It is becoming commonplace to note that privacy and online commerce are on a collision course. Corporate entities archive and monetize more and more personal information. Citizens increasingly resent the intrusive nature of such data collection and use. Just noticing this conflict, however, tells us little. In Informing and Reforming the Marketplace of Ideas: The Public-Private Model for Data Production and the First Amendment, Professor Shubha Ghosh not only notes the tension between the costs and benefits of data commercialization, but suggests three normative perspectives for balancing privacy and commercial speech. This is valuable because without a rich theoretical framework for assessing the tradeoff between speech and privacy, important values will be shortchanged by courts assessing the constitutionality of commercial data regulation. As Professor Ghosh points out, a judicial response that simply argues for the marketplace to sort all this out on its own is undertheorized and insufficient.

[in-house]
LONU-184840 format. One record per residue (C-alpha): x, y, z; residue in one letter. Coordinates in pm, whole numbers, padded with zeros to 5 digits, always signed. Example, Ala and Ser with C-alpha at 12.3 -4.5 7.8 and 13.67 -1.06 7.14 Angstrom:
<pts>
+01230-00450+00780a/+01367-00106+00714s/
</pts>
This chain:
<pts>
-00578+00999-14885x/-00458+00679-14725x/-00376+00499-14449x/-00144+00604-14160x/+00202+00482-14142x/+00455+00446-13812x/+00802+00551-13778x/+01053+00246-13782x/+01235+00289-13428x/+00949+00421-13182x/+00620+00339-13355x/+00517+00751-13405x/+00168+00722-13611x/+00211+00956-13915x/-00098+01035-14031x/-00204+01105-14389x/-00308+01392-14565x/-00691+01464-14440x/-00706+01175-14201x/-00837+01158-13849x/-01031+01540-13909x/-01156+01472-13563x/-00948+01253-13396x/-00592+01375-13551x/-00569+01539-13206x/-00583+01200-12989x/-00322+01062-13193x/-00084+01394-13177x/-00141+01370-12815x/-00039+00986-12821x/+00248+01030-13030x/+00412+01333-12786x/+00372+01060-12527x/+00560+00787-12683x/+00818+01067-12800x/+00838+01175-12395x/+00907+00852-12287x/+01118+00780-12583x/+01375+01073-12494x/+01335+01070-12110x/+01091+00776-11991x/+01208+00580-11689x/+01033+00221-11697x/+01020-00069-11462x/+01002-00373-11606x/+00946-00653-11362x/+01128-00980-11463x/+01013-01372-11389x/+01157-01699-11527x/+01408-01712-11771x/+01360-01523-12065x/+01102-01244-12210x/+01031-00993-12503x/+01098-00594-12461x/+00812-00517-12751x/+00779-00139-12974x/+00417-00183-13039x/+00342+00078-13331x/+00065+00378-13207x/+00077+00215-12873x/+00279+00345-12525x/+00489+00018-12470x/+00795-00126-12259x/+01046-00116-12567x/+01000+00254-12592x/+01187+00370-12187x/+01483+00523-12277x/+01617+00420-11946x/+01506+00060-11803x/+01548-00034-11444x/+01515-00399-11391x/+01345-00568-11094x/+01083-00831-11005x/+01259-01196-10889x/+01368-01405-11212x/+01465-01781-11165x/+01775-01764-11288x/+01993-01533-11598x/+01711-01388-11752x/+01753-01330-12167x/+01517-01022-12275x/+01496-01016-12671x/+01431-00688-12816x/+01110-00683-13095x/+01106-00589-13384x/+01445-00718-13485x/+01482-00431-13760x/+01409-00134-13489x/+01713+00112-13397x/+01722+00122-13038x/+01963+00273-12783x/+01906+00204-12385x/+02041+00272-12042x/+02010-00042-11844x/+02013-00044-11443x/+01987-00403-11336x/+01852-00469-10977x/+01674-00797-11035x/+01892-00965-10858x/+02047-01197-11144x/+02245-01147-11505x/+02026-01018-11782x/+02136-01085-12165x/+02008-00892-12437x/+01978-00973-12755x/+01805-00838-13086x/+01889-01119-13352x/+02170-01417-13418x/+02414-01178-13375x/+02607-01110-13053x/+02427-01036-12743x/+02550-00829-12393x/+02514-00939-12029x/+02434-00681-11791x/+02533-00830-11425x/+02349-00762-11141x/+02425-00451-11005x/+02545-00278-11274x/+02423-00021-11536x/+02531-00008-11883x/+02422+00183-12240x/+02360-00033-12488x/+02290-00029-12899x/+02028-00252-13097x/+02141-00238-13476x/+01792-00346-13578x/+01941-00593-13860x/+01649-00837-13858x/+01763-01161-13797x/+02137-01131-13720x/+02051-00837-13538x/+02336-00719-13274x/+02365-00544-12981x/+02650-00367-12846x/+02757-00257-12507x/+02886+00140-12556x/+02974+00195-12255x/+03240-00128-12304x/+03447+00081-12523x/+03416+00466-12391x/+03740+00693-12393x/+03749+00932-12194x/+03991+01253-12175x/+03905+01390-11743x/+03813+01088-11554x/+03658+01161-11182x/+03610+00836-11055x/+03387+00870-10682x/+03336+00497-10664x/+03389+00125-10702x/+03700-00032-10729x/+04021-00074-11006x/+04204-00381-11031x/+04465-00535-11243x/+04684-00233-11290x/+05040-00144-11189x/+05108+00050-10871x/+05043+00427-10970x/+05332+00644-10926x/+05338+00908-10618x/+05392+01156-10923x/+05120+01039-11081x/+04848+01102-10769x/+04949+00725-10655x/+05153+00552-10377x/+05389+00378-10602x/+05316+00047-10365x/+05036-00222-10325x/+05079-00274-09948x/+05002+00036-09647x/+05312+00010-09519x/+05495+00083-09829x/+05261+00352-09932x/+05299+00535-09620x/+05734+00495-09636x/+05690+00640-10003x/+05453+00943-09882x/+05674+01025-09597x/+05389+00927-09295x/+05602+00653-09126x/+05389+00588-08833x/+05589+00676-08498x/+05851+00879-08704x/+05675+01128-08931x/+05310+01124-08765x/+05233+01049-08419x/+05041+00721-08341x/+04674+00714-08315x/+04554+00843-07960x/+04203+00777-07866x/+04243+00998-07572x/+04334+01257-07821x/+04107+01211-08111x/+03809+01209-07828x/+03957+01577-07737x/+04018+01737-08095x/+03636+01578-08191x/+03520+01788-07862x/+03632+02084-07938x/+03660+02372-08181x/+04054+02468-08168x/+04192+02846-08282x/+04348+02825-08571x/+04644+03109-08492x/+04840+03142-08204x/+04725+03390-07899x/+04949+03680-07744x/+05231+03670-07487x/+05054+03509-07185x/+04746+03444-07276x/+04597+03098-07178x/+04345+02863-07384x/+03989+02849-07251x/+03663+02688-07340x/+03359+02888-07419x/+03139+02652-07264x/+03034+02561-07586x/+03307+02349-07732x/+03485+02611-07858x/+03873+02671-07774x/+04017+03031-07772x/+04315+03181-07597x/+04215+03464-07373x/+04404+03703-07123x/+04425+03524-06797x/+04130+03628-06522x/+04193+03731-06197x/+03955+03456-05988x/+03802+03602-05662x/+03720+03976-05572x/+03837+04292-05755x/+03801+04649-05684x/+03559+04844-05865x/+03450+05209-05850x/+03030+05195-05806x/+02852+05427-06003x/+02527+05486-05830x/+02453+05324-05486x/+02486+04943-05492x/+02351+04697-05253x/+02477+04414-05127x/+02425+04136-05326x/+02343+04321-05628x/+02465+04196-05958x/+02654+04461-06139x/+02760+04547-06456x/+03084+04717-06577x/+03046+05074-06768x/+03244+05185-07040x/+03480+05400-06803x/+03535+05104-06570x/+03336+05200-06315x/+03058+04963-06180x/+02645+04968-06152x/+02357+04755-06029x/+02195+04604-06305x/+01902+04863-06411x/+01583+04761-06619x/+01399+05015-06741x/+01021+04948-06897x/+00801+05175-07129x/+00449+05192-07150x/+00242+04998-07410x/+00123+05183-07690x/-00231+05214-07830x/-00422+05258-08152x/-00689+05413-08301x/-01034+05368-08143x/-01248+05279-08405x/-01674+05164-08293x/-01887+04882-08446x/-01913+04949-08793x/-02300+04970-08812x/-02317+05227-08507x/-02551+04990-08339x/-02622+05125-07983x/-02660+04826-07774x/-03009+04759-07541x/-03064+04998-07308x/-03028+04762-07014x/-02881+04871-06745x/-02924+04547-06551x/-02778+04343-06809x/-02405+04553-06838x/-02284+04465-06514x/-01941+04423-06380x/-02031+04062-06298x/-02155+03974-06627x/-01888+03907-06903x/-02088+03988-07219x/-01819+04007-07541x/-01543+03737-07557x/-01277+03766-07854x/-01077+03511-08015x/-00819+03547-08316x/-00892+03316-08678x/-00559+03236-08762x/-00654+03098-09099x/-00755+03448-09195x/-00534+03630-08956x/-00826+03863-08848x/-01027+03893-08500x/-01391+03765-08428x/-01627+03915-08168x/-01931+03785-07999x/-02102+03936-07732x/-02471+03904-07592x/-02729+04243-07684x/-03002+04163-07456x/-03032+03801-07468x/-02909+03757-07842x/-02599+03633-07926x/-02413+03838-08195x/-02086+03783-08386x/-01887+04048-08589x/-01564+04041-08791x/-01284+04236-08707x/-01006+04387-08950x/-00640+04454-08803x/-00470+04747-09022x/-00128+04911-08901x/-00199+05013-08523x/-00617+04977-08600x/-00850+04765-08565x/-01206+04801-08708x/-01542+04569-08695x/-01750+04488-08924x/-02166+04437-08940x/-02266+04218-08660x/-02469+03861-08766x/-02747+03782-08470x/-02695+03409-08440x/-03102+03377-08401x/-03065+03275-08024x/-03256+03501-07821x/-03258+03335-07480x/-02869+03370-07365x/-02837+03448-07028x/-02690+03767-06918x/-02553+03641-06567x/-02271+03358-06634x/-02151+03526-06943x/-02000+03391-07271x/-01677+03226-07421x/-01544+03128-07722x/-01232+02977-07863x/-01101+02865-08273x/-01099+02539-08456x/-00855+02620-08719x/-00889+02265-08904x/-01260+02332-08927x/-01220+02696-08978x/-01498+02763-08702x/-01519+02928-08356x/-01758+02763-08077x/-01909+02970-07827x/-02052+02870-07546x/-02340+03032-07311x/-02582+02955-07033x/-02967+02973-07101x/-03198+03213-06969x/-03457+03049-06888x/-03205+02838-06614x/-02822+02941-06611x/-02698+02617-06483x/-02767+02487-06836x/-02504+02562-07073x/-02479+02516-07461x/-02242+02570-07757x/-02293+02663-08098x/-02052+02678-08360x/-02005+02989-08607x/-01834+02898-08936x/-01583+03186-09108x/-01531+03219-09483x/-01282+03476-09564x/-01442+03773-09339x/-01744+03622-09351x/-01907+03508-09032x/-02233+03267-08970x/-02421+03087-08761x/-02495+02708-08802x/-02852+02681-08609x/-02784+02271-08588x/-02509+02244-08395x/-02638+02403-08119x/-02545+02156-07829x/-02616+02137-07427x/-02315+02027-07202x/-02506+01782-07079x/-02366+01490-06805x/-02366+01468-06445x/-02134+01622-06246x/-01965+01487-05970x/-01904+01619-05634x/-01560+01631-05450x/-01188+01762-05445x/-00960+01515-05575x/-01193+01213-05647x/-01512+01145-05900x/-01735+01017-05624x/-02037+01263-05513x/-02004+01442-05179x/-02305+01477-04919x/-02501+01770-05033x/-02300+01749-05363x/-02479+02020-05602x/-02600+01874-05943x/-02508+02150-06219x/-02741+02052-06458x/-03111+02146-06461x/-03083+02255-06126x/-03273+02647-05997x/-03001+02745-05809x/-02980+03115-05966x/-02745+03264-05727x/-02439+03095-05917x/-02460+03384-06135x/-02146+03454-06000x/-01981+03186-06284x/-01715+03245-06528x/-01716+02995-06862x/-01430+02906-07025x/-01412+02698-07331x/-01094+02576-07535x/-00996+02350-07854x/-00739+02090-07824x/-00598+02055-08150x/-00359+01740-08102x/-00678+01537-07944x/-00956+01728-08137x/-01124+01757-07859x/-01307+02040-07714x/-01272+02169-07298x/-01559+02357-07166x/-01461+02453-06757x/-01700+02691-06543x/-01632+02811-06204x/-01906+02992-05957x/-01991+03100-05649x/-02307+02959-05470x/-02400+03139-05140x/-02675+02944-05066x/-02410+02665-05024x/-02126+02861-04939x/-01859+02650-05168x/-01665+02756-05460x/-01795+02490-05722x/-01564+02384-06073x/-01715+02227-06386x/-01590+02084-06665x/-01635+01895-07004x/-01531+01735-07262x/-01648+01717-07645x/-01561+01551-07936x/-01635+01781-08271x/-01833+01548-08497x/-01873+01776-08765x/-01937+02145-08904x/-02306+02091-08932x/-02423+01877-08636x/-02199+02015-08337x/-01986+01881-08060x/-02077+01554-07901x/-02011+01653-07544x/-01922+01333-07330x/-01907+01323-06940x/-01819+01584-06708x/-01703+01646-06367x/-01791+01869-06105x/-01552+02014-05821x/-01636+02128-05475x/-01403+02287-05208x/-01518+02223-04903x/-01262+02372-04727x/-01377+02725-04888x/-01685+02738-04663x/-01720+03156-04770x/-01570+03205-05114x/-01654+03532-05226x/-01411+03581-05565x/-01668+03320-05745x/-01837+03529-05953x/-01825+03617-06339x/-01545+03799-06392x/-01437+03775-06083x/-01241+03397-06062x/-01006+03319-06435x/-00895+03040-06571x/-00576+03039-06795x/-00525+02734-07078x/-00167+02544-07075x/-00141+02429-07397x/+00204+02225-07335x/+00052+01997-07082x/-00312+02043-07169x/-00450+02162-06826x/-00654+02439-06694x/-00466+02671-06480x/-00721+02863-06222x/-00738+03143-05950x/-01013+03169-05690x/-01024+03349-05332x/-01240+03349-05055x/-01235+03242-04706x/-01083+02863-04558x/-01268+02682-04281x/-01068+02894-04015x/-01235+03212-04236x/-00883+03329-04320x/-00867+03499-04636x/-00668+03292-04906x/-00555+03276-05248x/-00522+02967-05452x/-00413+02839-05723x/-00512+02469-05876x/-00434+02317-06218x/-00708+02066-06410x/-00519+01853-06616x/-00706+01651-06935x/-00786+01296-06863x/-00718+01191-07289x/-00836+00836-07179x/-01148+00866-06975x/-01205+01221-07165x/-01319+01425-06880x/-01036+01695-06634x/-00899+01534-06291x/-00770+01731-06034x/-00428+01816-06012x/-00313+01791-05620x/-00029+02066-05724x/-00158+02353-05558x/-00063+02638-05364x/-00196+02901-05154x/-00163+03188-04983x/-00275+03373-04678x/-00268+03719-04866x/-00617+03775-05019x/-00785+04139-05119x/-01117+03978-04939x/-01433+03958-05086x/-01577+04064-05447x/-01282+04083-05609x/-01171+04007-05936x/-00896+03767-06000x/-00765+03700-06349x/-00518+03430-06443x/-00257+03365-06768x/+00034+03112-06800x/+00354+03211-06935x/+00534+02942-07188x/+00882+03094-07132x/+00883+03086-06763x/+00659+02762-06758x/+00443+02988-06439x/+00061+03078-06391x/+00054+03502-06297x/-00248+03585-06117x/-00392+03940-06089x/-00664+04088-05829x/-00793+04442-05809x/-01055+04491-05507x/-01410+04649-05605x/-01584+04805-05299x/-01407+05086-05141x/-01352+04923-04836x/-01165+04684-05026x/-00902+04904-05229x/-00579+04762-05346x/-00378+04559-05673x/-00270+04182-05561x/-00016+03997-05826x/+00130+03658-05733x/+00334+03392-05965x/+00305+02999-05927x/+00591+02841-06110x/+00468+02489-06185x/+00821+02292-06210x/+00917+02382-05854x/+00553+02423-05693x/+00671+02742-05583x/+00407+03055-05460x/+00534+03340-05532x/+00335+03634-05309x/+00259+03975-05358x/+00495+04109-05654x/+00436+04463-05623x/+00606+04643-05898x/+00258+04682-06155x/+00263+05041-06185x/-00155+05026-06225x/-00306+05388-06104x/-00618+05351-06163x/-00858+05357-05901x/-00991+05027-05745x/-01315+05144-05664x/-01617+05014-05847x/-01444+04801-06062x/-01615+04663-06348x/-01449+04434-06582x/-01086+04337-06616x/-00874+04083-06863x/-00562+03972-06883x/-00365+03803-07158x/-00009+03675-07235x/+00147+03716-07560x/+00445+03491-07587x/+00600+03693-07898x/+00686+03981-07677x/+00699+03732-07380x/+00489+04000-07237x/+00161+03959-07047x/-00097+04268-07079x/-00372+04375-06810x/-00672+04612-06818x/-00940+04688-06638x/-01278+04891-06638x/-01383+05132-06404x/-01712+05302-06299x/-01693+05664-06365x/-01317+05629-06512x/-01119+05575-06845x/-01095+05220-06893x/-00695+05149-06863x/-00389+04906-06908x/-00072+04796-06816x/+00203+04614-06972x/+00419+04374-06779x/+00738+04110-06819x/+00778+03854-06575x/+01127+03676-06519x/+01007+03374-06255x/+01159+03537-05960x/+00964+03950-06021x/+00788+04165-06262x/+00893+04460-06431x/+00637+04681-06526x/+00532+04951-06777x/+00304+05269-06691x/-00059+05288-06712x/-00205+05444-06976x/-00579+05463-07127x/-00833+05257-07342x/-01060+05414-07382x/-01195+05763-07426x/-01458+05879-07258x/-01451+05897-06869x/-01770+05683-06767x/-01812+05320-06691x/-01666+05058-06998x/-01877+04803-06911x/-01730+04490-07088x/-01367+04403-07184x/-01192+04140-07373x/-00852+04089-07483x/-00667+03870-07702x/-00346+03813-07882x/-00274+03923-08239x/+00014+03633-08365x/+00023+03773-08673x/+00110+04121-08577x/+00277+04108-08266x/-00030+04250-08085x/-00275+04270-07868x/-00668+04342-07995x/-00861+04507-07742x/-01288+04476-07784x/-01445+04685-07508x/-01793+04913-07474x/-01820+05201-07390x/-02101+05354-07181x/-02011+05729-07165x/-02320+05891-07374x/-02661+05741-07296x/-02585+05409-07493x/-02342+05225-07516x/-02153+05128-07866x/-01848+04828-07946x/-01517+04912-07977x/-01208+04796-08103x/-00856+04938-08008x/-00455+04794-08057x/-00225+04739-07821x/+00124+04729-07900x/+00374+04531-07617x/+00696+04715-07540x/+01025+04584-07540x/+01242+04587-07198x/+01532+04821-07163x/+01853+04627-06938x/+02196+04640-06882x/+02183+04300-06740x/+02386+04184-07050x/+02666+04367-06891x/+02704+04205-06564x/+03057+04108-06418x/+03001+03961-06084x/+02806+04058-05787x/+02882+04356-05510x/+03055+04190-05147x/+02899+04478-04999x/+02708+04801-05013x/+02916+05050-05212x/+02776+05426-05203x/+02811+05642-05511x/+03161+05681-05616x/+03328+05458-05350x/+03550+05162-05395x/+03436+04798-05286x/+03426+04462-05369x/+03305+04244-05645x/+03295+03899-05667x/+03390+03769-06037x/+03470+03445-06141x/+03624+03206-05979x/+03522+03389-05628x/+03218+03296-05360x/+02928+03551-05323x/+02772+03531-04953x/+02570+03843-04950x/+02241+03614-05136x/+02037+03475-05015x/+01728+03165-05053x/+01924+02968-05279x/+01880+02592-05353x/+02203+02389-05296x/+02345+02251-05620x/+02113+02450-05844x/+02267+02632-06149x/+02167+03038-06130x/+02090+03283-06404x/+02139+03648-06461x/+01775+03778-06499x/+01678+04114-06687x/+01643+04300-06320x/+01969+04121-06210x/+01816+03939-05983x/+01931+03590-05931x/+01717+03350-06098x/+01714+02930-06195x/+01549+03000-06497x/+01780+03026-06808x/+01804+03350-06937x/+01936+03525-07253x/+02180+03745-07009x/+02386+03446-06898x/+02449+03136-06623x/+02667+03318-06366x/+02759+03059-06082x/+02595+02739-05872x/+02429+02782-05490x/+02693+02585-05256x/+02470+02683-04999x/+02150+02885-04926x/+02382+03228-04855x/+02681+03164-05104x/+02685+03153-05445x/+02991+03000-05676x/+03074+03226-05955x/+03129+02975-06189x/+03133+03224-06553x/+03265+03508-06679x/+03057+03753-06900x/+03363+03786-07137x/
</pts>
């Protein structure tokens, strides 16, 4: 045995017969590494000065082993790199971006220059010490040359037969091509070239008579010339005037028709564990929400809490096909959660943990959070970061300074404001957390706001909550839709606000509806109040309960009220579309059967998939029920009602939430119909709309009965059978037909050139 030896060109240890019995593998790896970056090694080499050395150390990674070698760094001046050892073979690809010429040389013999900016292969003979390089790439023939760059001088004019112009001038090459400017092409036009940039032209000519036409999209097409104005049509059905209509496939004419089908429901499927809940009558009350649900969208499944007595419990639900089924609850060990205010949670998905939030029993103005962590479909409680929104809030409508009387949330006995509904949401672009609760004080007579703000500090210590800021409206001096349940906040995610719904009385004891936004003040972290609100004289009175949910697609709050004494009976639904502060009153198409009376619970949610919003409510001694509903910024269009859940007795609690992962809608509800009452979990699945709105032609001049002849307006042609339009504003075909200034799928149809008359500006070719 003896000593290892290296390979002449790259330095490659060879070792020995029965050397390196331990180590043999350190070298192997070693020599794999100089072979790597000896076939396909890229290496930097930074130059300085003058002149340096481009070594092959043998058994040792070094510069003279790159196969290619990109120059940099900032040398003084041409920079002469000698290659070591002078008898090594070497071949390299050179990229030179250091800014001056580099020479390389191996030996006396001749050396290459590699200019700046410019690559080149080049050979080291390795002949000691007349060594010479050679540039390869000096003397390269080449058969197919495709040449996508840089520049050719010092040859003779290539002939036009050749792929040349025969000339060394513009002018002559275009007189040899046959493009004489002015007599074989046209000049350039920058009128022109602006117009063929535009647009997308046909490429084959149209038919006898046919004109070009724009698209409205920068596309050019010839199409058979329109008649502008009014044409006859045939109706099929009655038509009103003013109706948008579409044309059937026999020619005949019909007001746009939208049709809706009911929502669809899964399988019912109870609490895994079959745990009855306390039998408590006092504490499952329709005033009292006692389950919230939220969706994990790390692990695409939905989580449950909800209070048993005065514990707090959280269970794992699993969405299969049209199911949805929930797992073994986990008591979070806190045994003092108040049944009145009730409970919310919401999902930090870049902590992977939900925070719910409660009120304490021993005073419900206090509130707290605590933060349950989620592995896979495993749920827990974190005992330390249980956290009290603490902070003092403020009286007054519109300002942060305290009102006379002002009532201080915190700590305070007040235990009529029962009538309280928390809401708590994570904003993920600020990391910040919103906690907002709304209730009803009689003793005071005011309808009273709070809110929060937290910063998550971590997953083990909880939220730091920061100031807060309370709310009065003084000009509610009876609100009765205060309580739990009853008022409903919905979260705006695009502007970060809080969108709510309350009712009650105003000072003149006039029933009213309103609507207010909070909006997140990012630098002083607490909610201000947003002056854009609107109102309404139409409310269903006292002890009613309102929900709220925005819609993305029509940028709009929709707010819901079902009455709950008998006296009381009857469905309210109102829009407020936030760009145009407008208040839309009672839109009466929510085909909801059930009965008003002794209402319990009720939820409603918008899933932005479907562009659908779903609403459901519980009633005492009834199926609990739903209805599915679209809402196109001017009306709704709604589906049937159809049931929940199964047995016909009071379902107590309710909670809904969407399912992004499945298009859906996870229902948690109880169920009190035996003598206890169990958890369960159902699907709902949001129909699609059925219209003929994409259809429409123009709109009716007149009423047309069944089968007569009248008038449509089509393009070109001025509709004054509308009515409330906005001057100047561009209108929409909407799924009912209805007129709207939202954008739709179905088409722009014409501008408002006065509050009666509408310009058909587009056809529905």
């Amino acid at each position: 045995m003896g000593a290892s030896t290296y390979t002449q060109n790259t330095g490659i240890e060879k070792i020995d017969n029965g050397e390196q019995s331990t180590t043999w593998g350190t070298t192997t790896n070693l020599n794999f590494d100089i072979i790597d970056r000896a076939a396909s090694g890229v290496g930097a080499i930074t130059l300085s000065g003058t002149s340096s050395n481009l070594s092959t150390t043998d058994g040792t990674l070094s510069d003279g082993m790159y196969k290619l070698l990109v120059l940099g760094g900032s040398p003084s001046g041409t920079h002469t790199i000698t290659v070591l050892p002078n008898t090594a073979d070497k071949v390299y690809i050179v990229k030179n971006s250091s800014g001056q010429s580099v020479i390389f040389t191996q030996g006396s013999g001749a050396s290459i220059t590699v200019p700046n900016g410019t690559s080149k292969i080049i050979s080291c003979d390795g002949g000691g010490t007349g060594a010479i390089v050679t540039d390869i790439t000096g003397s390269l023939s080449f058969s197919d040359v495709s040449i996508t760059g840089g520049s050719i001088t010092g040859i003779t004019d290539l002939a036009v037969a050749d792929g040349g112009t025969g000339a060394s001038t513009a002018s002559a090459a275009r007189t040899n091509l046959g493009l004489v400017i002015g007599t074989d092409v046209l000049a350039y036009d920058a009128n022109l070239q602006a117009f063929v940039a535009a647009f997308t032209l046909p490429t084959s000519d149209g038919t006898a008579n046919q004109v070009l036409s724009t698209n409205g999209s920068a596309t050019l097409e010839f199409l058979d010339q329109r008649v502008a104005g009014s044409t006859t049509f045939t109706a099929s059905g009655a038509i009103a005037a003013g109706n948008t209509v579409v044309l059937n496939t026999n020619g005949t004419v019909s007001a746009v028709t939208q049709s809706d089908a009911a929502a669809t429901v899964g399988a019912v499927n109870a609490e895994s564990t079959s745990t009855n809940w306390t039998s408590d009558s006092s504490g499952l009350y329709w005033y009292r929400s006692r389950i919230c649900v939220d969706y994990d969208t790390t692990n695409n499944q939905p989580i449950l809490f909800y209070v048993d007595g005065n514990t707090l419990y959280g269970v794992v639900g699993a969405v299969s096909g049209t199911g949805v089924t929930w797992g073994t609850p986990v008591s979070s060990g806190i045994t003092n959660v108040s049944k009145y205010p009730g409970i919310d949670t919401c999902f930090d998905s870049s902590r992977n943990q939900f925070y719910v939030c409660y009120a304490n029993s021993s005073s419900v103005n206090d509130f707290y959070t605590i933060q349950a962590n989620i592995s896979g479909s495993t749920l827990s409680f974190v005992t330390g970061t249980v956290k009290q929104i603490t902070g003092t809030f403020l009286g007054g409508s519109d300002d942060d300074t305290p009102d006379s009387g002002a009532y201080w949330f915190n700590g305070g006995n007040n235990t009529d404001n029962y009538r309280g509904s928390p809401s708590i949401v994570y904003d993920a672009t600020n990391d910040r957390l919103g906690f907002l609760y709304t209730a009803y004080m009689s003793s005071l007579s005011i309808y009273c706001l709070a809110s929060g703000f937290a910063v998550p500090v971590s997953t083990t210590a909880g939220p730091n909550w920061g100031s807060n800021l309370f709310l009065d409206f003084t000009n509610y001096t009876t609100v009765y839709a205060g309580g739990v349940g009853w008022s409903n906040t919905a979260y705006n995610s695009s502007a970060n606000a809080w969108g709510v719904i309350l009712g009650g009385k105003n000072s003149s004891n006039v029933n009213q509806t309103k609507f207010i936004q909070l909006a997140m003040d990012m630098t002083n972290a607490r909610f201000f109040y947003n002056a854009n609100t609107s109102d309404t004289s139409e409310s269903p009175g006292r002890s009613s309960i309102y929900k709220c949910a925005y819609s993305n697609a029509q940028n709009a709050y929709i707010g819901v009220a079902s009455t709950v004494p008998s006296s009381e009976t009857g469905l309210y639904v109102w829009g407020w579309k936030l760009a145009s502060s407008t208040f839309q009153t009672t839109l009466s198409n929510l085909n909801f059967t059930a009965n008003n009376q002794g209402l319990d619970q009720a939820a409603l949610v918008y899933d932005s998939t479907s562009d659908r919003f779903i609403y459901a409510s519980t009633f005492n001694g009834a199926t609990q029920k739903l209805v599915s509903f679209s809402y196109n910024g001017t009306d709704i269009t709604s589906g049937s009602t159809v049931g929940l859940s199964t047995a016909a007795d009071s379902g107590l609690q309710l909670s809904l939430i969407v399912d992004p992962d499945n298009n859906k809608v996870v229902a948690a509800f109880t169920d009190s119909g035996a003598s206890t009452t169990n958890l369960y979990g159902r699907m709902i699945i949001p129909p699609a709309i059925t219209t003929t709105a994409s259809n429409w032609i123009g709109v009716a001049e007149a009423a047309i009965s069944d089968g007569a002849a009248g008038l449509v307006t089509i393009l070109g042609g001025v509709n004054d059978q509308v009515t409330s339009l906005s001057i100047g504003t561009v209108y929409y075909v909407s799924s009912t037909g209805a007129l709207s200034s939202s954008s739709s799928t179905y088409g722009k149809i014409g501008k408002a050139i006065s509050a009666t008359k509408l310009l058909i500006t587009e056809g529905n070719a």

"Striking a Balance Between Privacy and Online Commerce,"
Utah OnLaw: The Utah Law Review Online Supplement: Vol. 2013
, Article 17.
Available at: https://dc.law.utah.edu/onlaw/vol2013/iss1/17